The medical industry is undergoing major changes and the number of small826Hospital-Building-ThinkstockHope-Milam-300x199 physician groups joining larger hospital systems has increased in recent years. There are many benefits to merging your medical practice with a larger system but there are many things you must consider before doing so. In today’s post, we will cover four important things you should be thinking about.



The first and probably most obvious consideration is the level of autonomy you desire in your day-to-day lives. Many small practice physicians enjoy their independence and ability to run their practices they way they choose. At the same time, those physicians often dislike overseeing business operations like management and accounting. A benefit of joining a larger group is the ability to hand off those responsibilities to the group’s management. However, by joining the larger group, your practice must abide by the system’s rules and regulations and your level of autonomy will certainly diminish.


Compensation & Benefits

When a hospital group approaches your practice they will likely highlight an increased level of pay for you and your fellow physicians citing their leverage with payers in the market. This might be the outcome after some mergers, but it is not a guarantee. Your practice should carefully review the hospital’s fee schedule for the top 10 CPT codes billed in your practice areas. You should also enquire about the administrative or general overhead costs the hospital will charge to your practice which can be thousands of dollars per month. Further, understand the components of the compensation offered to you and whether any fixed monthly payments are guaranteed or are simply advances against any formula for compensation that might have to be paid back if the formula compensation turns out to be less than the advances. And just as with non-medical mergers, you must carefully examine the changes to your benefit plans and other rights that you might be giving up such as payments following withdrawal or death.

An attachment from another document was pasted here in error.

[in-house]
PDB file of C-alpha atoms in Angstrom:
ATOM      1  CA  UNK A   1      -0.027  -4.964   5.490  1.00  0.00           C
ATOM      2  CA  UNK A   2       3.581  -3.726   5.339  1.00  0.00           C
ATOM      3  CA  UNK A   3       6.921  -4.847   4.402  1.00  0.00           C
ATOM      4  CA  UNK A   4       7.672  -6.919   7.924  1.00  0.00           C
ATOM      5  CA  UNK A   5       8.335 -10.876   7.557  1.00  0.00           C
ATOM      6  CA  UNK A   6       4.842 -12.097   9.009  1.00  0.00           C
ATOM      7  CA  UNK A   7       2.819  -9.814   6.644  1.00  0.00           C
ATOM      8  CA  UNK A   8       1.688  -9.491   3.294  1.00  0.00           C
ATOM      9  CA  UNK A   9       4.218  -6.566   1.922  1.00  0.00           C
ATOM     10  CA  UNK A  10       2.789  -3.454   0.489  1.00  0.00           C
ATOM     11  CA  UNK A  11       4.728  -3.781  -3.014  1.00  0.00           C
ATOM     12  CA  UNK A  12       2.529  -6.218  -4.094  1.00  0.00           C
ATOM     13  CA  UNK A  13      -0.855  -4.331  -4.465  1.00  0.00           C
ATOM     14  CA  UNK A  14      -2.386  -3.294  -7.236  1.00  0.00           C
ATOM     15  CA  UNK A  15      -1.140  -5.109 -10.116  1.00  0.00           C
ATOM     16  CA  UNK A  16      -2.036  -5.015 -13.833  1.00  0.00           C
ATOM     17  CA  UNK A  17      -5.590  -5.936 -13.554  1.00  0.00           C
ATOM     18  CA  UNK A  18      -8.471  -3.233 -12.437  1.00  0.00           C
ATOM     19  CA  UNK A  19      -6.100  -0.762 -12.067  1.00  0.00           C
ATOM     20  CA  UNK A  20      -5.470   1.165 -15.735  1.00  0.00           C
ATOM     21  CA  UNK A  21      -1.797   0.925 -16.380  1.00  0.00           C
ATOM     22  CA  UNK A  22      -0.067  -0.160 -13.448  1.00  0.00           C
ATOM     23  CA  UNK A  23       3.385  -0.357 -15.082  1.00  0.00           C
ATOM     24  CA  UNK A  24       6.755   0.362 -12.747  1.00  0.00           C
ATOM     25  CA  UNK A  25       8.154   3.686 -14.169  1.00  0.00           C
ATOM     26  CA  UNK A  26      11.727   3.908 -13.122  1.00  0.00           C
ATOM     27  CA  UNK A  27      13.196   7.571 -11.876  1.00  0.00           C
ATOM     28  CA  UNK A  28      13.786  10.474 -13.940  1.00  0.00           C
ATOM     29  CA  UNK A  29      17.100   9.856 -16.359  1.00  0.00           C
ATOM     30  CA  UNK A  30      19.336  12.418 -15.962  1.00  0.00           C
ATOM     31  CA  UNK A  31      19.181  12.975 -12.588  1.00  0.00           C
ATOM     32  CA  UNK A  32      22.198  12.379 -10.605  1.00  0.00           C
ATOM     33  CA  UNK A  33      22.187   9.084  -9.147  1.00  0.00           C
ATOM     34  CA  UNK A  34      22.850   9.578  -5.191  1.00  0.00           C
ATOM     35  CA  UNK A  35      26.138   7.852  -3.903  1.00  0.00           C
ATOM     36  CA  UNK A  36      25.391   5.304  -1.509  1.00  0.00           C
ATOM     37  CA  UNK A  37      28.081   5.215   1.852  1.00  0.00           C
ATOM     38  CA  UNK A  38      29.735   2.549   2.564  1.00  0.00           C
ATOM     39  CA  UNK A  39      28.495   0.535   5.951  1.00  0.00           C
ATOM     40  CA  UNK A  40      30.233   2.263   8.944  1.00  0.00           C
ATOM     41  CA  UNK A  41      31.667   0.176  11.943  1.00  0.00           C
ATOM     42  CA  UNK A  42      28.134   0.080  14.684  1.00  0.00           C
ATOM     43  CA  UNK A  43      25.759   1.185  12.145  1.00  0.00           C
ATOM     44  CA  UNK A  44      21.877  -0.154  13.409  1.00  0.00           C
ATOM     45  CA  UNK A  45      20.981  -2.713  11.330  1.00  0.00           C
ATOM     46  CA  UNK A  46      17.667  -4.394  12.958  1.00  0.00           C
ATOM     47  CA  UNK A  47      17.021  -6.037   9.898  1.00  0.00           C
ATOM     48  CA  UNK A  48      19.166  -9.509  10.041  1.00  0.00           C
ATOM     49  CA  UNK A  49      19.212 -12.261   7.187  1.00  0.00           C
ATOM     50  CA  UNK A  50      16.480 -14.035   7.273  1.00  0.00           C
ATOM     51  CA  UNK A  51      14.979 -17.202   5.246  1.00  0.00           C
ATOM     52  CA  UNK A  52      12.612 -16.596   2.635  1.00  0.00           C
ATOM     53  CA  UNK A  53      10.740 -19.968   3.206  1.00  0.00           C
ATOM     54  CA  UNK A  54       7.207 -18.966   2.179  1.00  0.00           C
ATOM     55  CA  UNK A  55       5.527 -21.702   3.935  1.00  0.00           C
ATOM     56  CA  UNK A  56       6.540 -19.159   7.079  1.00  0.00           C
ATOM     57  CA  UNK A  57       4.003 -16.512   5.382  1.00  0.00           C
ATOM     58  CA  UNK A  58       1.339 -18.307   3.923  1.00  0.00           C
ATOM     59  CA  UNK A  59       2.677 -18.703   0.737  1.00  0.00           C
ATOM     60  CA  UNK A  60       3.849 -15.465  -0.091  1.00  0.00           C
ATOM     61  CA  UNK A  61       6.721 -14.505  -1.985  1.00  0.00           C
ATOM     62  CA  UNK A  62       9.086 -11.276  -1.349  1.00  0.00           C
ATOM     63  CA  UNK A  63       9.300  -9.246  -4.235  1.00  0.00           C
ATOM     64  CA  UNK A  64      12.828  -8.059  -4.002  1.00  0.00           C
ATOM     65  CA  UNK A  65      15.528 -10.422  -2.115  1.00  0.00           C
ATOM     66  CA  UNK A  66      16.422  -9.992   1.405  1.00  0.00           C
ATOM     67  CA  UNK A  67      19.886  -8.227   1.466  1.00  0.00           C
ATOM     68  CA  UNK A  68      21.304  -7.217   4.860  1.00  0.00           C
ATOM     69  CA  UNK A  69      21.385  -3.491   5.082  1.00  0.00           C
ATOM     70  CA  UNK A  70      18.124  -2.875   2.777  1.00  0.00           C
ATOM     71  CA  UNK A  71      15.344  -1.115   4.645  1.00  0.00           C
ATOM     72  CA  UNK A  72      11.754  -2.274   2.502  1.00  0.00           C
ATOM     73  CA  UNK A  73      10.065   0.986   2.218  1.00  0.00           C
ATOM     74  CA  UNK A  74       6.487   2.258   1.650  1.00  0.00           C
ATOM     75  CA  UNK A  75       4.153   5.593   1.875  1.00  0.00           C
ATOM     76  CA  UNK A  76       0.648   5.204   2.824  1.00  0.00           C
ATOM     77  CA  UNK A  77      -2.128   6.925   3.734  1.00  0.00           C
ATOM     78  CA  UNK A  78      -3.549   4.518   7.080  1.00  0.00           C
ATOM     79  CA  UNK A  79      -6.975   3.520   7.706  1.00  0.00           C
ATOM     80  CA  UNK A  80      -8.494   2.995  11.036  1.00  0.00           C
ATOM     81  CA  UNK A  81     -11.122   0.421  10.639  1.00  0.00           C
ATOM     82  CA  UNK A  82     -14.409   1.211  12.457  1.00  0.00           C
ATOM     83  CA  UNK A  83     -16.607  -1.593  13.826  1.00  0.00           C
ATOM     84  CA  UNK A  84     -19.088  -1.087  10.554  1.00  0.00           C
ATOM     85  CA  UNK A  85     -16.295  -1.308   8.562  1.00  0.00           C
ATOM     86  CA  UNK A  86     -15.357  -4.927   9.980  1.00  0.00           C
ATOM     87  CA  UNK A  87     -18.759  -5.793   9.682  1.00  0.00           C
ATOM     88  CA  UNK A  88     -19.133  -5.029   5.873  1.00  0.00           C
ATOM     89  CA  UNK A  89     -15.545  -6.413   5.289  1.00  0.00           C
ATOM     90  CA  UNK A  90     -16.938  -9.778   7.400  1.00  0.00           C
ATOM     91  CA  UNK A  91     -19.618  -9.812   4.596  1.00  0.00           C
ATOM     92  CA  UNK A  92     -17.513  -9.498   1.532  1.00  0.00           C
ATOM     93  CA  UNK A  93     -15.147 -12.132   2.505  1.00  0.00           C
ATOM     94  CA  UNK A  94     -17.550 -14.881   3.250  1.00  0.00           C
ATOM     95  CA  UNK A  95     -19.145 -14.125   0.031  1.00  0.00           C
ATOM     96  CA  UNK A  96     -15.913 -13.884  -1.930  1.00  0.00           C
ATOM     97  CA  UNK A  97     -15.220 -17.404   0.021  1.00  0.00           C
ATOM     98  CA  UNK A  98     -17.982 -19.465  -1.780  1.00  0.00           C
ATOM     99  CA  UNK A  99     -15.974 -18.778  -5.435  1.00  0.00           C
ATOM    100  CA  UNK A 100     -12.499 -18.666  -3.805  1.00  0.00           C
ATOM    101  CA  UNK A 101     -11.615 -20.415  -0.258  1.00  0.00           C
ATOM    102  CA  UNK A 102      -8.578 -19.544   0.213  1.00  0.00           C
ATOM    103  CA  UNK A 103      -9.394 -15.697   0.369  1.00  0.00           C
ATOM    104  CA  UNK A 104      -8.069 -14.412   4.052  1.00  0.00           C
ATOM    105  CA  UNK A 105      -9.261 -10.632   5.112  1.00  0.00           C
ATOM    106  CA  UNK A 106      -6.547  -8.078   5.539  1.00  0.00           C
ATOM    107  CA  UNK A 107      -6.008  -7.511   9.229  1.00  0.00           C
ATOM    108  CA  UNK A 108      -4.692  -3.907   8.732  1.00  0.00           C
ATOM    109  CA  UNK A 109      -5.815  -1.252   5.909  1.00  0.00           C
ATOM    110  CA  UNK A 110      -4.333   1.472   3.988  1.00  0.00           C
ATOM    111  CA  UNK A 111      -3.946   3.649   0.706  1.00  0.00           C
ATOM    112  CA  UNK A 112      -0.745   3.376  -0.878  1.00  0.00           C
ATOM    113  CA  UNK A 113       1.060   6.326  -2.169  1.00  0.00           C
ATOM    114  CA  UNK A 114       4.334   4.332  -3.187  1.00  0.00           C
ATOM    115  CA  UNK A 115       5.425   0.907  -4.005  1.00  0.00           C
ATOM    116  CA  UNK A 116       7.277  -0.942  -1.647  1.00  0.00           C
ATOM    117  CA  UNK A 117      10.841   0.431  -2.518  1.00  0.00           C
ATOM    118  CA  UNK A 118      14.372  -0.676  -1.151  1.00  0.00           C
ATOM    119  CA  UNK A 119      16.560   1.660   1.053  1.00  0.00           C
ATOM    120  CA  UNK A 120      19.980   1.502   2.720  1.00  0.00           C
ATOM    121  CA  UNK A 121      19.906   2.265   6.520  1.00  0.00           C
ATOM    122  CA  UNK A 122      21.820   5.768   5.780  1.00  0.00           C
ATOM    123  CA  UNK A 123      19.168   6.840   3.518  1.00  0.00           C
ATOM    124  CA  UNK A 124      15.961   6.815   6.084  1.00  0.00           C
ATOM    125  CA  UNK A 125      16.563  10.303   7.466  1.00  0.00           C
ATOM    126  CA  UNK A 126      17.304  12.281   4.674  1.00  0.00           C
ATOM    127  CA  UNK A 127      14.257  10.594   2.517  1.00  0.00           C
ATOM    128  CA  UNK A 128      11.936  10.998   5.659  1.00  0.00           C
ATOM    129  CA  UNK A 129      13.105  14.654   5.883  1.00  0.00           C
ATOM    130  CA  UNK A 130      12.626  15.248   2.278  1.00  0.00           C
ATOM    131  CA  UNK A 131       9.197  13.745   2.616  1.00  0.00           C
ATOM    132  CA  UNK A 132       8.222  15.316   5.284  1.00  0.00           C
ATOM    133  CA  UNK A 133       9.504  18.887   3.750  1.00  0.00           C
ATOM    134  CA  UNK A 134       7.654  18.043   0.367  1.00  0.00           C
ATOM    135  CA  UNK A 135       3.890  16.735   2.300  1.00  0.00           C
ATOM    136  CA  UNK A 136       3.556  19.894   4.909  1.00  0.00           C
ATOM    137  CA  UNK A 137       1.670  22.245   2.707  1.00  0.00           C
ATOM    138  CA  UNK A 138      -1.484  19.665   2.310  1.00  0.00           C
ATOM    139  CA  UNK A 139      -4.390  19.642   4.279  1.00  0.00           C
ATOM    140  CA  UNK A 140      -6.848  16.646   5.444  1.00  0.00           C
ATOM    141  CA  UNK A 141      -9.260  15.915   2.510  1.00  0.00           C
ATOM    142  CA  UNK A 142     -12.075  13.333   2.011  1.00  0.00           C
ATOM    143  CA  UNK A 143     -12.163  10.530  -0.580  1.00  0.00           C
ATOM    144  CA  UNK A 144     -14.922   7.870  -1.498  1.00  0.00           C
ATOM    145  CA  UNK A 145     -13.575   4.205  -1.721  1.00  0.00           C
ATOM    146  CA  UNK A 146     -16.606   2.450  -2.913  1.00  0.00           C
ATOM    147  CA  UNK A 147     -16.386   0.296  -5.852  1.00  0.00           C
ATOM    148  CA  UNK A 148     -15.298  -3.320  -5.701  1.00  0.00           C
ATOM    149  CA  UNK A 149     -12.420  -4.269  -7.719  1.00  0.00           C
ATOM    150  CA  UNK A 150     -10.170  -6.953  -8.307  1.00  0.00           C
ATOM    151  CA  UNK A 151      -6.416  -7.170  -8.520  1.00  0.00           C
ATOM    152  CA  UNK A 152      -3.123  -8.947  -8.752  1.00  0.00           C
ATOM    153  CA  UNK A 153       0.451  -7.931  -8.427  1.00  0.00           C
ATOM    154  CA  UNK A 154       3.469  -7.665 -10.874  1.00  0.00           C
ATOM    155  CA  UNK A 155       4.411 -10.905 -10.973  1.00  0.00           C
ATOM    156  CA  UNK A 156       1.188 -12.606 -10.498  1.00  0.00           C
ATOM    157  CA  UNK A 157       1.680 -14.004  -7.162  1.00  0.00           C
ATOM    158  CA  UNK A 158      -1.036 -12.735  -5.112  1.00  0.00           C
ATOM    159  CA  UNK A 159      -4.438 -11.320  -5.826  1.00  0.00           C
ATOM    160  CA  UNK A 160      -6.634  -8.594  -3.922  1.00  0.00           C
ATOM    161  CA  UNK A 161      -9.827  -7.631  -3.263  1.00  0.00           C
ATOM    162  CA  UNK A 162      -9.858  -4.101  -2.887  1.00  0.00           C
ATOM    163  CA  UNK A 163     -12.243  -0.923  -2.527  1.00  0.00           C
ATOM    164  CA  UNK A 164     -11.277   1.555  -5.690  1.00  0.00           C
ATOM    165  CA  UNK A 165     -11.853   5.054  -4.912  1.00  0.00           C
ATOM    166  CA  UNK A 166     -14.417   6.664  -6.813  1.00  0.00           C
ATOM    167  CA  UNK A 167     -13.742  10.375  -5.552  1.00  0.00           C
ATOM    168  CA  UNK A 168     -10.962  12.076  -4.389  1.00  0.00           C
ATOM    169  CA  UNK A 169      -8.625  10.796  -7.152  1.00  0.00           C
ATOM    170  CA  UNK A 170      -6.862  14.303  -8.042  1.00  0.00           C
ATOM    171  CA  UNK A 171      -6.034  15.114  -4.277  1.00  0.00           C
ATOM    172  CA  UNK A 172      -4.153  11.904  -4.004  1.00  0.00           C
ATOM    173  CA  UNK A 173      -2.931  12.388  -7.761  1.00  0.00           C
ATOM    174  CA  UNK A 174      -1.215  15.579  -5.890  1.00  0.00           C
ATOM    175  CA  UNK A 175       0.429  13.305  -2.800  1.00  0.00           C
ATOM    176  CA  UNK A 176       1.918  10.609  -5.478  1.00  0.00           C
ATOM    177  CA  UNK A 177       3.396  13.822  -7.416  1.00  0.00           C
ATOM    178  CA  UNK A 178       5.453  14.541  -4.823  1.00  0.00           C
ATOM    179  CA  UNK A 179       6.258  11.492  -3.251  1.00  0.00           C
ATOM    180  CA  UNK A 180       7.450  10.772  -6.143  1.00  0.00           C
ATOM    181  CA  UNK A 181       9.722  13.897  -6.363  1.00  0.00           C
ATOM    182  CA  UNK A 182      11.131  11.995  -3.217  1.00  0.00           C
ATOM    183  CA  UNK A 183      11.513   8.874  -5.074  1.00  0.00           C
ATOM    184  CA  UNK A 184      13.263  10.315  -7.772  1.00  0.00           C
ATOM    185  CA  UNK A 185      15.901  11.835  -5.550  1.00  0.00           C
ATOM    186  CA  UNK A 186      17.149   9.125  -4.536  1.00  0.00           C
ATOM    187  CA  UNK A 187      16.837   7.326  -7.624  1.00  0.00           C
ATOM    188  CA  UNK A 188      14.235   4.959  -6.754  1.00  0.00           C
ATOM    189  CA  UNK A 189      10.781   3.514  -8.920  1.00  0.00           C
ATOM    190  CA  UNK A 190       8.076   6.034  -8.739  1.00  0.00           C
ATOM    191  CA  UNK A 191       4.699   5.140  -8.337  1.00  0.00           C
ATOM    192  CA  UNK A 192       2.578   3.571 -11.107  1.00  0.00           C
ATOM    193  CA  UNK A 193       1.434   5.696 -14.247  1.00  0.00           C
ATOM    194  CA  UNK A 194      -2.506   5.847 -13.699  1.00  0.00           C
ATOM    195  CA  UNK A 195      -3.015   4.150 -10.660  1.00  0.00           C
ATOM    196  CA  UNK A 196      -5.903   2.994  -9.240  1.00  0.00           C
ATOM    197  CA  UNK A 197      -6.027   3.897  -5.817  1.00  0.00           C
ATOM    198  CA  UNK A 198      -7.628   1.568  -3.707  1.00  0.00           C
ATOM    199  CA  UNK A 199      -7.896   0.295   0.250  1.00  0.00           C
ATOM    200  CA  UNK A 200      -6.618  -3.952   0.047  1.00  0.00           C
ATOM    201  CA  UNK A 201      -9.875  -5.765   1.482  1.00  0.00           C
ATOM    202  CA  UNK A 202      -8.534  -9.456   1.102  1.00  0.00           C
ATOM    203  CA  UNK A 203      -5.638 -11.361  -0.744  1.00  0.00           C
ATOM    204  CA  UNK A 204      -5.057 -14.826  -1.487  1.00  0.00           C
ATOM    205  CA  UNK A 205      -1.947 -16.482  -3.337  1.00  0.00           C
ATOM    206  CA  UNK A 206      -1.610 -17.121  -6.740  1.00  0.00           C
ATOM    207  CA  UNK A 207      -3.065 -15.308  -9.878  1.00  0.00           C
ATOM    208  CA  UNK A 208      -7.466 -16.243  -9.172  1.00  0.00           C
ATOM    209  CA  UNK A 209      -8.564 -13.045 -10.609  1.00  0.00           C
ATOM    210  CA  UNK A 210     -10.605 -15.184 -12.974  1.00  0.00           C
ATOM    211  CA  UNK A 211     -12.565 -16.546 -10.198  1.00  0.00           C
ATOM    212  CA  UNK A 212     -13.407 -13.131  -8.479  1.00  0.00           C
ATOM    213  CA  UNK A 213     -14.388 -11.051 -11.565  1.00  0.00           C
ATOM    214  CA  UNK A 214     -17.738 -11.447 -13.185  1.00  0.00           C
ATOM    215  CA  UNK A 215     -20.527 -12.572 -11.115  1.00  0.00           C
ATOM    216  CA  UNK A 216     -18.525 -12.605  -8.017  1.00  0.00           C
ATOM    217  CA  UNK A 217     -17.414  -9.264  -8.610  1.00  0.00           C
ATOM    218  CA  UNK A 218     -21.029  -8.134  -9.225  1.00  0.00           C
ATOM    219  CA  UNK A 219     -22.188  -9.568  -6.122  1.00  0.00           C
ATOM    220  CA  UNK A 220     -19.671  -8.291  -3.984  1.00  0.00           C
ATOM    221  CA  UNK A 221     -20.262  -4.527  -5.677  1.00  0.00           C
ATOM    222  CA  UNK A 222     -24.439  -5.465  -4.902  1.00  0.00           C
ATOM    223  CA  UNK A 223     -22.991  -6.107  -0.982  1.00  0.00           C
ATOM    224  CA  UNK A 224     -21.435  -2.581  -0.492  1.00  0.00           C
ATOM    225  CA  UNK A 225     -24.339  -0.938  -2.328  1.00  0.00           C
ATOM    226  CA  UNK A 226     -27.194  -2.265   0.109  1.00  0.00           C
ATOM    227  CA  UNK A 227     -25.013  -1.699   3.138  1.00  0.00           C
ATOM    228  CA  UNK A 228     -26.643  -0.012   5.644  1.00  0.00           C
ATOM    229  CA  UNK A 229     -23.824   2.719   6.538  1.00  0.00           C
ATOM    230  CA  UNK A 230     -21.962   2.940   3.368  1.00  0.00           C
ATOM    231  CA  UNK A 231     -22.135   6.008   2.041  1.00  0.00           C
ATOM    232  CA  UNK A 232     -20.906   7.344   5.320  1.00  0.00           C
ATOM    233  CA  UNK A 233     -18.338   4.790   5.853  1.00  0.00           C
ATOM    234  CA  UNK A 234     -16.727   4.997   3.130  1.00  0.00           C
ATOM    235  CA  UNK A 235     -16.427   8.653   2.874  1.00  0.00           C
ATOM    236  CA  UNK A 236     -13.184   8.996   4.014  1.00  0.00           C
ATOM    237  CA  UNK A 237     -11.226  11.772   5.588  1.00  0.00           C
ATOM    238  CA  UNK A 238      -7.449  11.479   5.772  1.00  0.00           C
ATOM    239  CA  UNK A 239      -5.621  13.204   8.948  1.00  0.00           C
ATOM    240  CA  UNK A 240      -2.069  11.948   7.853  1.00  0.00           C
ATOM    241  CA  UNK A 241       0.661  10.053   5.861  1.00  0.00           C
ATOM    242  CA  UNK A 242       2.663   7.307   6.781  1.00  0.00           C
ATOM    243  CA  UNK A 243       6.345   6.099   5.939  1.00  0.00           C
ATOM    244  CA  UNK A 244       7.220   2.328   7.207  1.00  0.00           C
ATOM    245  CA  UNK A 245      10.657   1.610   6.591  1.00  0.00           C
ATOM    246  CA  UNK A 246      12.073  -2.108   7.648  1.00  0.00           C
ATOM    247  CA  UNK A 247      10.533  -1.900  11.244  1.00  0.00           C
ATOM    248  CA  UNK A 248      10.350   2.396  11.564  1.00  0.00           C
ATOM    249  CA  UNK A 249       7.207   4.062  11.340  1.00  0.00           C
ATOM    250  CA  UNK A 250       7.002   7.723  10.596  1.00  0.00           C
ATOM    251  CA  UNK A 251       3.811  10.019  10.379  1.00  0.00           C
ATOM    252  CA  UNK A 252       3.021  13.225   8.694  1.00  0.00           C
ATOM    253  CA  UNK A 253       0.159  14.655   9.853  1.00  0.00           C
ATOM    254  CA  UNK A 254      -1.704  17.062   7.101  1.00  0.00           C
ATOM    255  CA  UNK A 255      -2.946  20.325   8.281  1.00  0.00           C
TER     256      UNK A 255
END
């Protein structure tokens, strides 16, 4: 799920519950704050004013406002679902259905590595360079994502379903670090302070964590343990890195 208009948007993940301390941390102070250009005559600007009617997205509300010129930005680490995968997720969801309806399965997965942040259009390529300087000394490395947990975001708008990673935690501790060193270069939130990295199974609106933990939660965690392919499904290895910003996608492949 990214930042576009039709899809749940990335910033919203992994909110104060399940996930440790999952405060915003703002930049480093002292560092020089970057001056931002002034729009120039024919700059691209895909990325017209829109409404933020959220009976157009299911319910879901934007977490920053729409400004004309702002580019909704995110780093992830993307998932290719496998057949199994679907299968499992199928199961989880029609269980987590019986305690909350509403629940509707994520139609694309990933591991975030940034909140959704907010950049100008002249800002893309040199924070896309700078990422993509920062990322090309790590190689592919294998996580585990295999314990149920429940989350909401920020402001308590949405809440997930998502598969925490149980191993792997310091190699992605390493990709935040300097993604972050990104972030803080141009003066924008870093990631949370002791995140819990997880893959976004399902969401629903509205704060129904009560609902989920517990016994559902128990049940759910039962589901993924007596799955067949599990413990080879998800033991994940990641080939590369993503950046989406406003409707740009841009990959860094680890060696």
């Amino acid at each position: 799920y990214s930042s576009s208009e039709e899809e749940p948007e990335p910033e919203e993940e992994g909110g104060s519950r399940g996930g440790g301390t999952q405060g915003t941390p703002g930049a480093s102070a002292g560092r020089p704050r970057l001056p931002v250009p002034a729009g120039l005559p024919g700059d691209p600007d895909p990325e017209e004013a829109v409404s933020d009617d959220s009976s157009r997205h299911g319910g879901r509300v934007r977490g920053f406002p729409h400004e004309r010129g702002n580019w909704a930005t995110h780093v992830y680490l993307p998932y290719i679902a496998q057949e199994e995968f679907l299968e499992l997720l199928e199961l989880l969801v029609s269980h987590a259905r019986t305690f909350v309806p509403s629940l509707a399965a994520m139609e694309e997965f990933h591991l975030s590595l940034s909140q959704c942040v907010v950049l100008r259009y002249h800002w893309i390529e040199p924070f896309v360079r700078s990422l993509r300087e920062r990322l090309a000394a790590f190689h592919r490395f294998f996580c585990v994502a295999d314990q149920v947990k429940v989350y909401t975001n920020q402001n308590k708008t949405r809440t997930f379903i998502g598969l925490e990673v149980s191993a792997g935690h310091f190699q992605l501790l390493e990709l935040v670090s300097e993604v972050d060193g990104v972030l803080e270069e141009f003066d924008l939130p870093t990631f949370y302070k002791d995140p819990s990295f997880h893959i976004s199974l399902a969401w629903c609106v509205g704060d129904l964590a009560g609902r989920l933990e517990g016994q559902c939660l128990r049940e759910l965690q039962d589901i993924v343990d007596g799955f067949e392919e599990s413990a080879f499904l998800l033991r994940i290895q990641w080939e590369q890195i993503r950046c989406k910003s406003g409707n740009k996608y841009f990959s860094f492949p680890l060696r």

Restrictive Covenants

Non-compete agreements are common in many industries, especially in the medical industry. While operating independently you probably don’t have a non-compete in place and it is possible that even if you have a few partners, you still might not have a non-compete. However, if your practice joins a larger group you will almost certainly be required to sign a non-compete agreement that would restrict your ability to practice outside of the hospital within a certain geographical area of the hospital. Further, if your practice is being purchased, make sure a health care attorney reviews the deal to ensure the payments to you in exchange for your non-compete don’t violate the Anti-Kickback Statute.


Assignability of Lease Agreements

Lastly, if you currently lease your office space and medical equipment, the hospital system might request that you assign the lease to the larger system. In many cases the landlord and your other creditors will allow this given the size of the larger group. However, if the situation does not work out and you want to become independent once again, you may discover that the hospital might have a hard time assigning the leases back to you because the landlord and creditors will desire the financial strength of the larger system over the financial strength of a small medical practice.

If you are thinking about merging your practice be sure to contact one of our Health Care Attorneys today to discuss your options and what you should be thinking about in the process.

Image: Thinkstock/Hope Milam

*This article is very general in nature and does not constitute legal advice. Readers with legal questions should consult with an attorney prior to making any legal decisions.